Michael McDermott and his son, Maxamillion ’14 gather b-roll on the UO campus for a documentary on Catcher in the Rye author, J.D. Salinger
By UO student Chelsea Fullmer
Catcher in the Rye author J.D. Salinger is well-known for his disappearing acts. A man of privacy and intrigue, his diversion of the public eye created a “sasquatch” phenomenon of photographers and fans trying to capture that one-in-a-million shot.
At the mere age of 20, Portland photographer and videographer Michael McDermott captured one of the most famous and few photos of Salinger outside a Vermont post office. As a young photographer working for Newsweek in 1979, McDermott was simply doing his job. Although at first he had little interest in Catcher in the Rye or the mystery of Salinger, McDermott set out to find the notoriously private author.
Fast forward to 2008 where McDermott became the only person to capture not one, but two photos of the author, catapulting McDermott’s photos to the forefront of the recently released documentary Salinger.
“You get drawn into the gravity of J.D. Salinger. It was destiny. It certainly wasn’t anything I did,” said McDermott on catching the author on camera twice. His 2008 photo was also the last known photo taken of Salinger, who died on January 27, 2010.
After the producer and director of Salinger, Shane Salerno, contacted McDermott to ask for his assistance, McDermott teamed up with his son, Maxamillion ’14 to bring the project to the University of Oregon.
Salerno and the Salinger team needed more b-roll of people physically holding and reading the book. Because Maxamillion, a current UO School of Journalism and Communication student and active photographer himself, and because the elder McDermott has completed numerous videos for the UO, such as Adaptive Products, it seemed fitting to highlight the UO. On March 16, 2013, the McDermott crew and other UO photographers shot and filmed footage across campus of students, faculty and staff reading the beloved novel with the help of Amber Andri, office manager for the office of communication.
As the film awaited its release in September of 2013, McDermott was excited to see the footage of the UO prominently featured in the official trailer. Director Salerno was impressed by the UO footage and included much of the b-roll in the original cut of the film that premiered in New York City. But once the theatrical version premiered on September 6, 2013, the footage had been cut by The Weinstein Company. Studio McDermott and the University of Oregon still had screen credits but lacked the exposure of the campus.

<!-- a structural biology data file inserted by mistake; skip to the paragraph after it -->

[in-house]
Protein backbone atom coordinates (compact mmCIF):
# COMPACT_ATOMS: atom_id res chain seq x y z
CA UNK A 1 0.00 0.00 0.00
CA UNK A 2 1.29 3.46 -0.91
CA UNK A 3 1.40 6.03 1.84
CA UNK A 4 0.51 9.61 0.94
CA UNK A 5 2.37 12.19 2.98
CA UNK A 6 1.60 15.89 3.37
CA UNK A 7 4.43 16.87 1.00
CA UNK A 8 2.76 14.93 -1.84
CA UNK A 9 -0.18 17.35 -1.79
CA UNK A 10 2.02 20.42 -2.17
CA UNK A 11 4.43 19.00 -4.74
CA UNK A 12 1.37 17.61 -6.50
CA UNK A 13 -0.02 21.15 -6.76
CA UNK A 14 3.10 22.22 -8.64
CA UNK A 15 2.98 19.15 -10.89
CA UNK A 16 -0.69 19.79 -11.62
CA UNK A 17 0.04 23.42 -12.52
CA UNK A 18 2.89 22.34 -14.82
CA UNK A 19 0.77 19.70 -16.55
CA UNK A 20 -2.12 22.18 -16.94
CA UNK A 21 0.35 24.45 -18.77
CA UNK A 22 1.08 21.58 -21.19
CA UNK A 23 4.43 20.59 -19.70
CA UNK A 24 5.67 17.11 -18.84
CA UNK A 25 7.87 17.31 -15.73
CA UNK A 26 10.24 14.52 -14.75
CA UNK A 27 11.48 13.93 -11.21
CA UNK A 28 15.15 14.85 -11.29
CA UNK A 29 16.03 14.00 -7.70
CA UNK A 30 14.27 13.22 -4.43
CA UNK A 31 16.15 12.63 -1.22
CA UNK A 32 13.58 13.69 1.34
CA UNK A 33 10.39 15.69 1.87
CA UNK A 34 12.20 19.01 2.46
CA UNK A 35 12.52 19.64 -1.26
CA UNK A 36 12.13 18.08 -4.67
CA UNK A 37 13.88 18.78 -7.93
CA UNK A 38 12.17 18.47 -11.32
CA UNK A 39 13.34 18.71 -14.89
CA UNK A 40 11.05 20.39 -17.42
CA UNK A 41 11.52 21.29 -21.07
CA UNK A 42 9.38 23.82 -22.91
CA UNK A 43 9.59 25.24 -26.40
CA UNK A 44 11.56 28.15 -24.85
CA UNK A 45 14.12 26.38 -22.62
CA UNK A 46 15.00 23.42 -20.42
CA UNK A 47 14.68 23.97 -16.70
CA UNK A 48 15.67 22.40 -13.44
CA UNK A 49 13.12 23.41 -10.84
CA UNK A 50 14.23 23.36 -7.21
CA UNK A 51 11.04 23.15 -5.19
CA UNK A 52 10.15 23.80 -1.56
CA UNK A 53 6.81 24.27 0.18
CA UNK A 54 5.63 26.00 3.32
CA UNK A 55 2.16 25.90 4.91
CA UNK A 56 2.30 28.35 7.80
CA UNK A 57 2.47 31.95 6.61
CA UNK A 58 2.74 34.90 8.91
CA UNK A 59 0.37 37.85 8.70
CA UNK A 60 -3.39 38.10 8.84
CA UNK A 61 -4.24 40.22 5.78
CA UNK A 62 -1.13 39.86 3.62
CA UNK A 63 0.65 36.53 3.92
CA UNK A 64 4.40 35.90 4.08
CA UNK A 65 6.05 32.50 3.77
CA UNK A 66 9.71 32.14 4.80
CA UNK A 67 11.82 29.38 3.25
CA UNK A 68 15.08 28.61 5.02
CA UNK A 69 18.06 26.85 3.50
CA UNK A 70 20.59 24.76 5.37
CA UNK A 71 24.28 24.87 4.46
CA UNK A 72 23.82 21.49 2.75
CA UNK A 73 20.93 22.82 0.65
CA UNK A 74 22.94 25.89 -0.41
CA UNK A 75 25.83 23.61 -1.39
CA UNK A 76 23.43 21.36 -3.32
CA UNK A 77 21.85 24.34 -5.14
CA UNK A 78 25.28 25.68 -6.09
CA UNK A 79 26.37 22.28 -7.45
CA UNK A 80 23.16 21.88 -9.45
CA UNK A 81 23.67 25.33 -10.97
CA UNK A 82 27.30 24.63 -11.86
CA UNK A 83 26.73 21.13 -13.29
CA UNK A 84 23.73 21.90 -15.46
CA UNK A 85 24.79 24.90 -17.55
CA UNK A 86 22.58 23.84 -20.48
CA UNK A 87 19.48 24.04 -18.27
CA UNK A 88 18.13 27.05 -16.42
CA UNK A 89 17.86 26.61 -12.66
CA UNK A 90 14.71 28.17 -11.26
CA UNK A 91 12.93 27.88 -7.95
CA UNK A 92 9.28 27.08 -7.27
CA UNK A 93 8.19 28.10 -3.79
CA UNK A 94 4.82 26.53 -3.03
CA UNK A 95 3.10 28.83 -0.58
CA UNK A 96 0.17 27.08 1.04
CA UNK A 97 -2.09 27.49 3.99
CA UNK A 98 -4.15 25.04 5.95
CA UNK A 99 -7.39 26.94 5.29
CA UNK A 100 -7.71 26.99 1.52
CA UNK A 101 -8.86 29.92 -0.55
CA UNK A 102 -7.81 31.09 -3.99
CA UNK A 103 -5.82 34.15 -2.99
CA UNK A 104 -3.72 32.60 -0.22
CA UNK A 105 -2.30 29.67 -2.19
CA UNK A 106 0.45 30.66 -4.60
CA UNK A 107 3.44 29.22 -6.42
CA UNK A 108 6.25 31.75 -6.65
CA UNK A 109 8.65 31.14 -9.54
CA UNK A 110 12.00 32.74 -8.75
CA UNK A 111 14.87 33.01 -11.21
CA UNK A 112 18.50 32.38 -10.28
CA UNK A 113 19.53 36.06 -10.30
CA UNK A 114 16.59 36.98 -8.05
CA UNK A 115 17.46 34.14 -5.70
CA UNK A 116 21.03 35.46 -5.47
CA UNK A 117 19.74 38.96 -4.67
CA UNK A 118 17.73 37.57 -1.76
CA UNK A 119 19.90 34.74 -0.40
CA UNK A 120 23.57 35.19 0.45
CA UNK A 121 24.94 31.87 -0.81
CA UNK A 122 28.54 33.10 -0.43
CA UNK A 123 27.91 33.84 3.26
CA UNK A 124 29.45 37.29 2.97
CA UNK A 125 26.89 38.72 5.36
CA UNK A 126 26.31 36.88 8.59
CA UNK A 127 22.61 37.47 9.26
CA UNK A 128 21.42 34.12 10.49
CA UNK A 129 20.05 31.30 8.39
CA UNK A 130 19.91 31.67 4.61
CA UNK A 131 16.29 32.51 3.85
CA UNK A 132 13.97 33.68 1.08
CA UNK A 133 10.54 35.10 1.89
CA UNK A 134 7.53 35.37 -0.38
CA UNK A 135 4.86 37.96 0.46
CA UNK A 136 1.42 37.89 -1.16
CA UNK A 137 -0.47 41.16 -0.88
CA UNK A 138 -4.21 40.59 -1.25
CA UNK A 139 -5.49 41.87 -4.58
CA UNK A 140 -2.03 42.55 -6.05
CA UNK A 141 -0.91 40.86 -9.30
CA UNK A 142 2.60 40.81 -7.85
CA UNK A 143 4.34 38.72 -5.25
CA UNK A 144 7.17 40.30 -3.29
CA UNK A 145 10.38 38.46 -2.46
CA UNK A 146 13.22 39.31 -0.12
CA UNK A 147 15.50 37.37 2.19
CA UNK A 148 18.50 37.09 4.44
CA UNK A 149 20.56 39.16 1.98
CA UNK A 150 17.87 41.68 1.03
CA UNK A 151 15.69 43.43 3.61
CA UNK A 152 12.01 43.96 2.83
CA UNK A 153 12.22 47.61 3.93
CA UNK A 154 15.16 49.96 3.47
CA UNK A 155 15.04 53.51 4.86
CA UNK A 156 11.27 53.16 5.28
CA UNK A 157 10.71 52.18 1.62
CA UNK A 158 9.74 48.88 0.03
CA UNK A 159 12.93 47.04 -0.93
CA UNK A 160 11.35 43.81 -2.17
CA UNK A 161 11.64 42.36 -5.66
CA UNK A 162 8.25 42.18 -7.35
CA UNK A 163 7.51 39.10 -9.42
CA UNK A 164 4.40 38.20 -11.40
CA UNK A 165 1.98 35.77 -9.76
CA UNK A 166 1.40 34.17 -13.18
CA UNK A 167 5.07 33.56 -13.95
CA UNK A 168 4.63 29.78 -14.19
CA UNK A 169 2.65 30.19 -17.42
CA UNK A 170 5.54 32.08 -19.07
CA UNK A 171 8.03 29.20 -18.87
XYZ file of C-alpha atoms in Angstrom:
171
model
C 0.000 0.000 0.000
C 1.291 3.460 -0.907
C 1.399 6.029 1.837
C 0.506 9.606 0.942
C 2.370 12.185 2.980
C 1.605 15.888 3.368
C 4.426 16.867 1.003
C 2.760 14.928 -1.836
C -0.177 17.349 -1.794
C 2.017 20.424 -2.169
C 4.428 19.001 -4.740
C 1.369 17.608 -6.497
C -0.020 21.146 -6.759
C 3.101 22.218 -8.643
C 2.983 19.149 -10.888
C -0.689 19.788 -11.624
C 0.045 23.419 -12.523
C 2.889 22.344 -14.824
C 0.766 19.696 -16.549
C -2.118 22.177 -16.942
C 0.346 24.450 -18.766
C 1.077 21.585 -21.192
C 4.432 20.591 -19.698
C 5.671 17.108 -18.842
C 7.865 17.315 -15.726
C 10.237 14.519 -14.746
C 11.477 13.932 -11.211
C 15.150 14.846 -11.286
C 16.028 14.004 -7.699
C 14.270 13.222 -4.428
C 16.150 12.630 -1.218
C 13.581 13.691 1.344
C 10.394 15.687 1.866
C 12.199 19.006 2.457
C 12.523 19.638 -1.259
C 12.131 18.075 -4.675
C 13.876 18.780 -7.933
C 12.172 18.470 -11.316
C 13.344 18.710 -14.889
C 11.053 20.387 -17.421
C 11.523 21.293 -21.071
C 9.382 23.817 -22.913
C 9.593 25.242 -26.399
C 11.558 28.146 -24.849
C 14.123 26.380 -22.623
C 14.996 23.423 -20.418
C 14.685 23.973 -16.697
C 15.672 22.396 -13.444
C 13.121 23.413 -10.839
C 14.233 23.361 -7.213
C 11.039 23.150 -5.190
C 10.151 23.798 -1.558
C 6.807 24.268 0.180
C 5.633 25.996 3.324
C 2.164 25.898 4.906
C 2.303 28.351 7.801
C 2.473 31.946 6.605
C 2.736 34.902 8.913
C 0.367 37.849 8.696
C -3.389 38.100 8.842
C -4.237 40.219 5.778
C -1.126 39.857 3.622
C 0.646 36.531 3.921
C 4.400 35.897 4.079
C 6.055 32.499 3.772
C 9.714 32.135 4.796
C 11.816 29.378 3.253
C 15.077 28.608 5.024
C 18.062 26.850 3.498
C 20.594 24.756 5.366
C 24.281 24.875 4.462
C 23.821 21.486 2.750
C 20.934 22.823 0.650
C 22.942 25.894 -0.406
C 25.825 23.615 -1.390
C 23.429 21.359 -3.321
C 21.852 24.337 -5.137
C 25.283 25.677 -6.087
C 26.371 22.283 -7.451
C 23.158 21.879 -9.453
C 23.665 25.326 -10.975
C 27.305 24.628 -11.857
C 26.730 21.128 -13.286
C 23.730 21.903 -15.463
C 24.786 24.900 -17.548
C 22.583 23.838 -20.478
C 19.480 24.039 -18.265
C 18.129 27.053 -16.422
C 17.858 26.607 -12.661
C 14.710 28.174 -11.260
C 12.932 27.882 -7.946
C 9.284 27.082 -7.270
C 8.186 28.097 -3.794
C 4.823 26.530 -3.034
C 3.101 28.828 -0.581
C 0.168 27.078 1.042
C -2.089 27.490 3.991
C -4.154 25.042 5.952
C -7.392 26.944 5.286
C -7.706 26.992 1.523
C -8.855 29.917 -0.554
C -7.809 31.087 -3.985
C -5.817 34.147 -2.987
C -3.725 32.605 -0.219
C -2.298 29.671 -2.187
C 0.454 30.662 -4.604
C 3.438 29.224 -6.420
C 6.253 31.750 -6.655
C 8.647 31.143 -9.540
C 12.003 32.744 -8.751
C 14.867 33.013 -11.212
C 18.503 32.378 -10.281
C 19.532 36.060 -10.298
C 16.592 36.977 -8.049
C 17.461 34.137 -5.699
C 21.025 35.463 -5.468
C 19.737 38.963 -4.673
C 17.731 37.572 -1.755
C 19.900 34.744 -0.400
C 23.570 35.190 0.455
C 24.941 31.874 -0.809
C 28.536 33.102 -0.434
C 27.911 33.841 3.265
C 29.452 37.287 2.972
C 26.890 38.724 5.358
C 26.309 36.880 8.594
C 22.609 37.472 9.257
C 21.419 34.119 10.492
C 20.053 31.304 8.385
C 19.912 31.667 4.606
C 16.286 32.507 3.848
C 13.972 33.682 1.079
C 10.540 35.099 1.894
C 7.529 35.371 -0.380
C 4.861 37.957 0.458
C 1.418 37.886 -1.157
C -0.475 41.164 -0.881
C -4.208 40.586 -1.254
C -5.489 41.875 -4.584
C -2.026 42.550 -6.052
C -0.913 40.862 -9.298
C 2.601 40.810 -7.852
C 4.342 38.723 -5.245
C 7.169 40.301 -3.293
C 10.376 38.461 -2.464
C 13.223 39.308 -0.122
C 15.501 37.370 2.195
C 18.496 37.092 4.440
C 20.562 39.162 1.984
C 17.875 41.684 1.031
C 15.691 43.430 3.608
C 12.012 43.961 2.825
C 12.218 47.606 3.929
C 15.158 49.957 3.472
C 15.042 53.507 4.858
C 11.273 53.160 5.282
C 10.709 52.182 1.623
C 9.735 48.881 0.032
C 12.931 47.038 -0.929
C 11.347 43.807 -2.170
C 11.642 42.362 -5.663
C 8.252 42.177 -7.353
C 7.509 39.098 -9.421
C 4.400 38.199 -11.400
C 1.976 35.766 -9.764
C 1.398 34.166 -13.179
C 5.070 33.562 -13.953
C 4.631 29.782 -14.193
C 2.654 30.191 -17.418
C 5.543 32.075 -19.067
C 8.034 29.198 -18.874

“They had crews from around the world shooting on campuses and from those crews we were told by the director that ours was the most useful. They were very impressed that the faculty, students and staff were able to pull off,” McDermott said.
Therefore, Salerno restored the footage for the director’s cut that premiered on January 21 on PBS’s 200th edition of American Masters, representing the documentary’s largest audience to date. It has since been released to Netflix and then PBS, where it garnered the most exposure—a good thing for McDermott and the UO. Catcher in the Rye was also catapulted to number one in Amazon.com sales.
In addition to gaining exposure for the UO and Studio McDermott, McDermott’s Portland-based studio, McDermott and Maxamillion also gained IMDb credit (“the world's most popular and authoritative source for movie, TV and celebrity content”) for camera operations for the film. McDermott’s wife Amy, co-founder, creative consultant and client liaison for Studio McDermott, received special thanks credit on IMDb as well.
McDermott is happy about the exposure the film and the campus have received. “It was very exciting to see the UO woven into the tapestry of Hollywood,” McDermott says.